Aurora 17 it out, bringing better security and support for new standards

A new version of Firefox Aurora is released every six weeks. Every release includes important features for web developers like you, such as security improvements and support for new HTML5 and CSS3 features.

Aurora 17 brings significant improvements to standards support:

  • The :dir(...) pseudo-class of Selectors Level 4, which allows you to easily style content differently based on text direction. This is more powerful than the attribute selector [dir=...], which only matched the value of the attribute and could not take inheritance or other factors into account. This will make it easier for you to write stylesheets friendly to both left-to-right and right-to-left languages.
  • The new @supports pseudo-class, which allows you to test support for specific CSS properties and values. This helps you fall back gracefully when a feature is not supported. The pseudo-class is unprefixed, but is only available behind a preference (layout.css.supports-rule.enable) because the specification is still young. Other vendors are in the procress of implementing this specification as well, so we expect it to move forward quickly towards the CR status. Wide support will greatly ease feature direction in the future.
  • The WheelEvent event of DOM Events Level 3. This is an important step towards DOM compatibility, and especially event compatibility. Until now, browsers implemented two non-interoperable wheel events, MouseWheelEvent and MouseScrollEvent. This move toward WheelEvent will lead to better interoperability once all other browsers support it. Support for the associated onwheel attribute has also been implemented.
  • CSS Animations are now calculated asynchronously, resulting in significant performance improvements.
  • Experimentally, Gecko now supports the inputmode attribute of the HTML <input> element. The supported values different from those defined by the WhatWG, but the draft is still young and discussions are ongoing.
  • Two big changes related to SVG: support for the FillPaint attribute and support for the StrokePaint attribute. More importantly, SVG display lists have been implemented.
  • JavaScript improvements through continued implementation of Harmony, the experimental EcmaScript 6 draft. Maps and Sets are now iterable, and the new string methods startsWith(), endsWith(), and contains() are now supported.
  • Blobs finally support ZIP content.

Aurora 17 also brings two major security-related changes:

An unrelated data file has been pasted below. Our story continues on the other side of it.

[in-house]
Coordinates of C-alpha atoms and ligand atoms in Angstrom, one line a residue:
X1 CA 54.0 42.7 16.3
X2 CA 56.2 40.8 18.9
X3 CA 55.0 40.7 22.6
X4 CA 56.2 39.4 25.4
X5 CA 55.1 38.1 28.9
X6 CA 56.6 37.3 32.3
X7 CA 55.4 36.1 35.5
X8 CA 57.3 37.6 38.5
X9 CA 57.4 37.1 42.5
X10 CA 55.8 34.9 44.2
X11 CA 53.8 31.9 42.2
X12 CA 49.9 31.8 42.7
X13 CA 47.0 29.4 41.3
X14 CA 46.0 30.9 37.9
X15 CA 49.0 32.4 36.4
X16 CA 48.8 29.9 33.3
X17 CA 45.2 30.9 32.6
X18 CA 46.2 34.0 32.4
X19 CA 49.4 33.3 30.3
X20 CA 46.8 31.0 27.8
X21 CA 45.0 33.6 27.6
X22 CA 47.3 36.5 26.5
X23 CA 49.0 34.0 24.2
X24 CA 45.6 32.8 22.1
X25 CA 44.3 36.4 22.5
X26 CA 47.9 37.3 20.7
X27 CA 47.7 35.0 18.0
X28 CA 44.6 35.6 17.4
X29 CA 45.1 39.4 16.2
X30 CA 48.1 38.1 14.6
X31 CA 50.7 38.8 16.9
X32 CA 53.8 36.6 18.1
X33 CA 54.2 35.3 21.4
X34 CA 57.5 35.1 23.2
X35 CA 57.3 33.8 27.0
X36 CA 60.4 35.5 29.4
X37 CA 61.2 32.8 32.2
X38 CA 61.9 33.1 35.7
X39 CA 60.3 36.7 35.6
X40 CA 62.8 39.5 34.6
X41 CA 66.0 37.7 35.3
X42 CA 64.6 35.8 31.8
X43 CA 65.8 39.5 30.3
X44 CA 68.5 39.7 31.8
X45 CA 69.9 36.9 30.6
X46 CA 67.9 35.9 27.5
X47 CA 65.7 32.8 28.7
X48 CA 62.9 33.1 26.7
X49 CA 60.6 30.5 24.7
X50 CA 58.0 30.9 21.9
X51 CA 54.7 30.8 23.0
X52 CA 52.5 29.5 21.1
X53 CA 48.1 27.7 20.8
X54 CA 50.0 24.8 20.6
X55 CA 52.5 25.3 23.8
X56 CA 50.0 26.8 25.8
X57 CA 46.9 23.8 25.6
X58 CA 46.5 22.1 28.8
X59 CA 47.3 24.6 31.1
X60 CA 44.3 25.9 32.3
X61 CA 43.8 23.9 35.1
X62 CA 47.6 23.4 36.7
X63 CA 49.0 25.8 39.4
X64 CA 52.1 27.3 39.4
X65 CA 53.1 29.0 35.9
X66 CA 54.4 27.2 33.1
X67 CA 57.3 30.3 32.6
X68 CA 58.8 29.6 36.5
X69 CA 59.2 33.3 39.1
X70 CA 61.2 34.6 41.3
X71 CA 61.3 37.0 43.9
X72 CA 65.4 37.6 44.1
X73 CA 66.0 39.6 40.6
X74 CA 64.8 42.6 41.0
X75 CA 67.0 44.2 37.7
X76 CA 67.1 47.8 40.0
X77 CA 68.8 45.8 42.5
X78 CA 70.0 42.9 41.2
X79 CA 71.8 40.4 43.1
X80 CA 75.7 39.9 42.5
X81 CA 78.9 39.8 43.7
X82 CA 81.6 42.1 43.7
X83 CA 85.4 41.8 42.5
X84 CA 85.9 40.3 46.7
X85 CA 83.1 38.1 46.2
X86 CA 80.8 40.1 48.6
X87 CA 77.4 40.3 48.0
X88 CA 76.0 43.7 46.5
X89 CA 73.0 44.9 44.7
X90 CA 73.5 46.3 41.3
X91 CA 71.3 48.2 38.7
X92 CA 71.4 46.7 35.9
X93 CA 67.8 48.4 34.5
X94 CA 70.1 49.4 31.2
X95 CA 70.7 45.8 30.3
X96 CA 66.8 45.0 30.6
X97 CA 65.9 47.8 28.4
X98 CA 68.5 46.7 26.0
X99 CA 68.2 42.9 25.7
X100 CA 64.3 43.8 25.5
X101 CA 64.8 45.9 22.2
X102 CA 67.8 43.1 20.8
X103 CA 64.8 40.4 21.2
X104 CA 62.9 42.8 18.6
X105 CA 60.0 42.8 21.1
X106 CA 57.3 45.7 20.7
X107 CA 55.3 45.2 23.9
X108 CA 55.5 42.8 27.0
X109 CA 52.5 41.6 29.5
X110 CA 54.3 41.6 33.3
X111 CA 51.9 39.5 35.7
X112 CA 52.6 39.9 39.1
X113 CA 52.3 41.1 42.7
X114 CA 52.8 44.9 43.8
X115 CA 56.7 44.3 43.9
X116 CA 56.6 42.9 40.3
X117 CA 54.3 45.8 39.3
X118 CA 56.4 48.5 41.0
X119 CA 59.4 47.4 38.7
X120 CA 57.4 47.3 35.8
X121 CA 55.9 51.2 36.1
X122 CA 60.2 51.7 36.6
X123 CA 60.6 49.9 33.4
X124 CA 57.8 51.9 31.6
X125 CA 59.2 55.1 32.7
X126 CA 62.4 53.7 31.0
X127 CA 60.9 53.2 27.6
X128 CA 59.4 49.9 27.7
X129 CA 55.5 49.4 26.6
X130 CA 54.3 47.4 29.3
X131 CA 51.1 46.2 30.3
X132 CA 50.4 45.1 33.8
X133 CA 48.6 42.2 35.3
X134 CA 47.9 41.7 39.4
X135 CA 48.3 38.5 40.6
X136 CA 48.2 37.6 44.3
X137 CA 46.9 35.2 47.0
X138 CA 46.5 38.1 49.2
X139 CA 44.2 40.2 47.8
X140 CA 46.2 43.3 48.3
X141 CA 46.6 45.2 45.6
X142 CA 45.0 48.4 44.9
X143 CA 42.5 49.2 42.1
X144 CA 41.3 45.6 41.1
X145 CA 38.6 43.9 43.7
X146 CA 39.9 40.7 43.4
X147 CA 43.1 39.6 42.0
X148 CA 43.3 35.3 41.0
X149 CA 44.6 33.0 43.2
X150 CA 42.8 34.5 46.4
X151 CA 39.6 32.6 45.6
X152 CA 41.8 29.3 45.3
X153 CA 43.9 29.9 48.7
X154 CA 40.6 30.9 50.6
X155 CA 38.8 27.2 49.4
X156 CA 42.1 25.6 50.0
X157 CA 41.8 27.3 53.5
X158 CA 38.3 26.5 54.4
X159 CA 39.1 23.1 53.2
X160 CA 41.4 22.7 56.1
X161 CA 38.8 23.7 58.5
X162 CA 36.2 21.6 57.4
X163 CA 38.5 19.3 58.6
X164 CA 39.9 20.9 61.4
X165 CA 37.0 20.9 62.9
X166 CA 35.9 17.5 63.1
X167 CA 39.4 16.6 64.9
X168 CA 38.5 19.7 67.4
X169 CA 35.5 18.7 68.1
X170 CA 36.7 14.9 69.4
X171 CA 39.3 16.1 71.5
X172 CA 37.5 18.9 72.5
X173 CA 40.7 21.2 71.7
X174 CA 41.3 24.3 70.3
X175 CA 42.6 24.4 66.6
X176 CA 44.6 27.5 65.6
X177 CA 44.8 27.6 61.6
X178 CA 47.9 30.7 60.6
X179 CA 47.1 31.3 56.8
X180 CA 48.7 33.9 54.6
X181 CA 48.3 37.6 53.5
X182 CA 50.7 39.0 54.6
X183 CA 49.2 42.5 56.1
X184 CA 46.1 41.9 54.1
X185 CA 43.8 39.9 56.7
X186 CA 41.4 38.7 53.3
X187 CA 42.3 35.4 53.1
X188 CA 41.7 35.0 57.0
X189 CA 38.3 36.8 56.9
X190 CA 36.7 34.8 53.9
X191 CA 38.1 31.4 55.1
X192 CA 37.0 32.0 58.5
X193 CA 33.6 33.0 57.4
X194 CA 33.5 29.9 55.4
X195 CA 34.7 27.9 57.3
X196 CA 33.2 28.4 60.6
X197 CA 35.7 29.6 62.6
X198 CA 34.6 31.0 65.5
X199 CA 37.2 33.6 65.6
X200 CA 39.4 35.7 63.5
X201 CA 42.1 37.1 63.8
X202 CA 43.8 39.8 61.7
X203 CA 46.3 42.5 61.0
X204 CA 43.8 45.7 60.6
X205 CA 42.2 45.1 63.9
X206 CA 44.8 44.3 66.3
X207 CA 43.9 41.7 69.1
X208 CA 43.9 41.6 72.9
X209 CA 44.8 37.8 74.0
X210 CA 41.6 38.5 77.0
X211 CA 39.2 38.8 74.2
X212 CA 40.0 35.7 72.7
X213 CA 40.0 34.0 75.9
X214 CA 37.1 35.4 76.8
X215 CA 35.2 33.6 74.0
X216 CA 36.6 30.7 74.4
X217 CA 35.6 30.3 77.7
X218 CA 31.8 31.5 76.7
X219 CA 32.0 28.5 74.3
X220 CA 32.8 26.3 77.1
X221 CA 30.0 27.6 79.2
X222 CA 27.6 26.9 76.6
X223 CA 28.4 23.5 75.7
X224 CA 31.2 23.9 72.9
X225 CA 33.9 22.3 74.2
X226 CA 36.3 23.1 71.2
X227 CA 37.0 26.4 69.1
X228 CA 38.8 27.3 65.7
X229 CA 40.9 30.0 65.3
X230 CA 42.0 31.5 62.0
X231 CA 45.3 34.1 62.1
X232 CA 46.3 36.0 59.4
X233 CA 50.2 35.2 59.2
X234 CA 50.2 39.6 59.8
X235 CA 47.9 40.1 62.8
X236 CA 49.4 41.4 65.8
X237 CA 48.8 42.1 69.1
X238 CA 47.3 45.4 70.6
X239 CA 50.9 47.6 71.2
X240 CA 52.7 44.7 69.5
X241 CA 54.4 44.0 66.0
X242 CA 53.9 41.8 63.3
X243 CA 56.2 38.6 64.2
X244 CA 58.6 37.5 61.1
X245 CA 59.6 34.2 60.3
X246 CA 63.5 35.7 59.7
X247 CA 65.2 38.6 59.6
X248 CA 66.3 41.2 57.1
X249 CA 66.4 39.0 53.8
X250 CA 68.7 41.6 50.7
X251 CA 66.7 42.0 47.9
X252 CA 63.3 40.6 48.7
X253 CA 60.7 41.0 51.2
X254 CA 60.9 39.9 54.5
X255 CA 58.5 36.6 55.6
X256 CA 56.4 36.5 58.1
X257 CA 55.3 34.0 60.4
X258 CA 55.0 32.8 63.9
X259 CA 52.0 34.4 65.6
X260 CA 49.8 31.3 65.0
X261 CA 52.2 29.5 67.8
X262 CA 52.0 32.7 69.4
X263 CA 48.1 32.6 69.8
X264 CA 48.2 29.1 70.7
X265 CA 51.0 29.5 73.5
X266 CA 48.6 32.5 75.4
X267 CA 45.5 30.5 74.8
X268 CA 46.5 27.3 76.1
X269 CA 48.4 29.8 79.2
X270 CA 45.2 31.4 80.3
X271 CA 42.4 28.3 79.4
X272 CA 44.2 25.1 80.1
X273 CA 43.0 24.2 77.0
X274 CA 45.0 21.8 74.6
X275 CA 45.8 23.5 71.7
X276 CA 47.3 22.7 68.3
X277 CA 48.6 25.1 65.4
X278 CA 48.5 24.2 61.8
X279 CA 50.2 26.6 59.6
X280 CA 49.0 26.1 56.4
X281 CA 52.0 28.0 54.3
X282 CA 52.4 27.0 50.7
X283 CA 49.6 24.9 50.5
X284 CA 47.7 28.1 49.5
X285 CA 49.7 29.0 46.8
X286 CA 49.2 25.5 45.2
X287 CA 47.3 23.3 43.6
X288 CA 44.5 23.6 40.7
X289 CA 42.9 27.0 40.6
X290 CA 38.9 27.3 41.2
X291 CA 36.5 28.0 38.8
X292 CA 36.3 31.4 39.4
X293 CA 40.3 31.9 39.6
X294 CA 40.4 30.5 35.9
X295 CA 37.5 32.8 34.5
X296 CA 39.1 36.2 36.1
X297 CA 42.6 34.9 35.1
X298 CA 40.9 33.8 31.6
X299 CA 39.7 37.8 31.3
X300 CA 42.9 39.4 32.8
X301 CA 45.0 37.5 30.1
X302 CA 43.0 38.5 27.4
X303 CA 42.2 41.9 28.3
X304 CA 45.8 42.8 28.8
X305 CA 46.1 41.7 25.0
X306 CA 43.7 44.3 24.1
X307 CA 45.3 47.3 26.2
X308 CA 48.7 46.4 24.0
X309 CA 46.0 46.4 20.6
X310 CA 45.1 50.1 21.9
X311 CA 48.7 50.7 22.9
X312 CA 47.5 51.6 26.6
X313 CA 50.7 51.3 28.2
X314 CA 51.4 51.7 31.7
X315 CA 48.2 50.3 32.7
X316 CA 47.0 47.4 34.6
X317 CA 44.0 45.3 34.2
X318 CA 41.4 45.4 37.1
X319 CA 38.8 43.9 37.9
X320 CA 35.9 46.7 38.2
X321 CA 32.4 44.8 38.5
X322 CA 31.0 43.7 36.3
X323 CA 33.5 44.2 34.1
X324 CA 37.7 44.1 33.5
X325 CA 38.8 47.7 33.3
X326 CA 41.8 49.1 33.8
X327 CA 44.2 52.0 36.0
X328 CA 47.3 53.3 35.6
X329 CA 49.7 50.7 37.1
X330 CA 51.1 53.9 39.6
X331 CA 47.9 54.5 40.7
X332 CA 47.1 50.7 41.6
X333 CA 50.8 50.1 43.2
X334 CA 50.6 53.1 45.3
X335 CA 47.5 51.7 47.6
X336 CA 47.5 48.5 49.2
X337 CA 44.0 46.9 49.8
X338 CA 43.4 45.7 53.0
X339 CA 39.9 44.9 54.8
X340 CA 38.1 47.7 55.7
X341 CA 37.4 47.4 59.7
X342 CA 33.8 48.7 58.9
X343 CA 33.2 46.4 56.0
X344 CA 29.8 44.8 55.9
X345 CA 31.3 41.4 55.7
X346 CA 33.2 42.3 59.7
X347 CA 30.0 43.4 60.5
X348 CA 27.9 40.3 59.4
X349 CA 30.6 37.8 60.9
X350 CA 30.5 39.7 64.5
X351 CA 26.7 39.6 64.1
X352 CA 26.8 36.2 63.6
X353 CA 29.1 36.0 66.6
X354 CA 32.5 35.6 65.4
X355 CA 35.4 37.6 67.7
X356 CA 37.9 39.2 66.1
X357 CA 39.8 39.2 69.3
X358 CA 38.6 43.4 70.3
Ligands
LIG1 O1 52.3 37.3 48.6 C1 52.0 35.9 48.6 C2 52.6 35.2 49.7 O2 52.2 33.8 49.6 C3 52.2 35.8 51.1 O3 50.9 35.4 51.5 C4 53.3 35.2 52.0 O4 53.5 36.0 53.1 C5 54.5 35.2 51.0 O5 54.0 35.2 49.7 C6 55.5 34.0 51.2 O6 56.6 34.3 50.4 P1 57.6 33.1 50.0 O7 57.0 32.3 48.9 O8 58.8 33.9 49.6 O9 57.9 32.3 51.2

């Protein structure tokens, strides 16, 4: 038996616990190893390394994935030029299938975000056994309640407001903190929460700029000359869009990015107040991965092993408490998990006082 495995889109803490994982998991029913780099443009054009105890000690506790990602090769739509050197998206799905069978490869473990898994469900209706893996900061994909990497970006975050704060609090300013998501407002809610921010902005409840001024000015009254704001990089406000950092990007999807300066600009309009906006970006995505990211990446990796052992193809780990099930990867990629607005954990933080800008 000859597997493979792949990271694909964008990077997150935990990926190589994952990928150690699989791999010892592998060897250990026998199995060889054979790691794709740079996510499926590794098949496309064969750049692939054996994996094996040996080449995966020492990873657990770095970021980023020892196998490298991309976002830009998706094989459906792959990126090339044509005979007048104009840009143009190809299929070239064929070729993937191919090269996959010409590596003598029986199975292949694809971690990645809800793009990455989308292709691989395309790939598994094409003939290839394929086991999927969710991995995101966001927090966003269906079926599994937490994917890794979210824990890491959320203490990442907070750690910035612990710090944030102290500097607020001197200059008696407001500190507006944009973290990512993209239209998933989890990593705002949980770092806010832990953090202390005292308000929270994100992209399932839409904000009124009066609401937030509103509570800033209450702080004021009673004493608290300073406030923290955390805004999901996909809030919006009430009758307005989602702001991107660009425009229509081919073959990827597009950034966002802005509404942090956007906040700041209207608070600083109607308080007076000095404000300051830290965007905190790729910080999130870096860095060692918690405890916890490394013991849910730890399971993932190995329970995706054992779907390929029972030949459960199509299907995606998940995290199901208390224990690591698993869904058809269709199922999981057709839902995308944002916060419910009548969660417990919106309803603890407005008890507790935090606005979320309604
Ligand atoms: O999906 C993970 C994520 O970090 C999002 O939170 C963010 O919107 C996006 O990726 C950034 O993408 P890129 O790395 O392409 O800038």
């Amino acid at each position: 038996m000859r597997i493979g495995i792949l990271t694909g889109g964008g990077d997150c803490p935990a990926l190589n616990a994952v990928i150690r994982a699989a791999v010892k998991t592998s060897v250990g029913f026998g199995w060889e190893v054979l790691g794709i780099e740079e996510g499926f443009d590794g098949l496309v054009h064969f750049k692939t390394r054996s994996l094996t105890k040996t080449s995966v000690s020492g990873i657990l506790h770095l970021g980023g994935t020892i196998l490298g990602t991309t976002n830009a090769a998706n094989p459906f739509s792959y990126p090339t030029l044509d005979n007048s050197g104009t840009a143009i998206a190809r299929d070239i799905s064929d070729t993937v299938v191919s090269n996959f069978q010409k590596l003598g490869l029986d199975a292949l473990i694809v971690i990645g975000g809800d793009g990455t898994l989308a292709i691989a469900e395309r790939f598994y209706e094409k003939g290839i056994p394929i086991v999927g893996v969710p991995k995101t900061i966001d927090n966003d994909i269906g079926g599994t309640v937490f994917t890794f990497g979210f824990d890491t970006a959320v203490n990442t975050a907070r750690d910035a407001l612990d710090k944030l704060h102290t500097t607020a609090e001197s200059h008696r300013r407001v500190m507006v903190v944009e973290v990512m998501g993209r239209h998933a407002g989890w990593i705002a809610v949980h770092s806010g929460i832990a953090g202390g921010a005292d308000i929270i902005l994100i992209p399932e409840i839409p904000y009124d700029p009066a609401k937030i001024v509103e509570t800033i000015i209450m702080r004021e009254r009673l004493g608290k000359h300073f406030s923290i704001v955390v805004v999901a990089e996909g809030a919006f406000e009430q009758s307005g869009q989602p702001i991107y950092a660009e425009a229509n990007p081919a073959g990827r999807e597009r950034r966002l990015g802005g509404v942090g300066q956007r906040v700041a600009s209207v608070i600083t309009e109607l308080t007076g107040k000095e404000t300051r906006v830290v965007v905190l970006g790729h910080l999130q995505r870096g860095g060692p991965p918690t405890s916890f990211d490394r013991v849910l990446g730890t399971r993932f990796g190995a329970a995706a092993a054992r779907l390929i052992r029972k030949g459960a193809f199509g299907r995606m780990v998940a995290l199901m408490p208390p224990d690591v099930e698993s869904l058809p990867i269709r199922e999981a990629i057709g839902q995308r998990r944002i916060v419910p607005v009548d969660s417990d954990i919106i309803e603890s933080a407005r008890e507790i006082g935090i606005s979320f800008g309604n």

• Support for the sandbox attribute of the <iframe> element. This lets you manage the security risk of embedding content in a page. For example, you could grant full privileges to an <iframe> that contains content you control, but fewer rights to an <iframe> that uses content from a third party, like an advertising service.
  • New handling of certain dialogs. In particular, prompt, alert, and confirm dialogs can no longer be launched from onunload, onbeforeunload, or onpagehide. Though there are some legitimate uses of this type of behavior, many Web sites were abusing it to prevent users from leaving a page.

On the media side, we continue to improve our implementation of the Opus codec. For example, we now support multiple channels audio. These improvements are especially important due to upcoming real-time communication features.

As with all recent Firefox releases, Aurora includes improvements to our developer tools:

  • A new Markup panel in the Page Inspector, allowing you to easily edit the DOM.
  • Improvements that make the Web Console, Debugger and Developer Toolbar faster and easier to use.

This is an especially strong release in terms of user interface improvements.

Numerous improvements have been made to Mac OS integration:

  • When available, Firefox now uses the Notification Center (in Mac OS Mountain Lion) instead of Growl to send notifications.
  • The background color of the tab bar now changes when inactive, just like other native Mac OS applications.
  • Light windows now have a new light color, matching the Mac OS theme.

Users will also see improvements when copying images to other programs. Until now, copying from the content area to a program like Photoshop caused transparency information to be lost. This is no longer the case!

Still on the user experience side, the look of location bar results has been greatly improved. Additionally, when fixed content is present in the header, scrolling with Page-DOWN and Page-UP now works correctly, allowing continuous reading and a far better scrolling experience.

Like always, responsiveness and memory management have continued to improve this cycle. Even though no major changes were made, numerous small improvements have been made to make Firefox a little bit snappier as a whole.

Again, this is a very strong Aurora release. As always, the final set of features released with Firefox 17 (scheduled for November 20th, 2012) may change slightly due to testing and user feedback, but nonetheless this is a very strong start.

View full post on Mozilla Hacks – the Web developer blog

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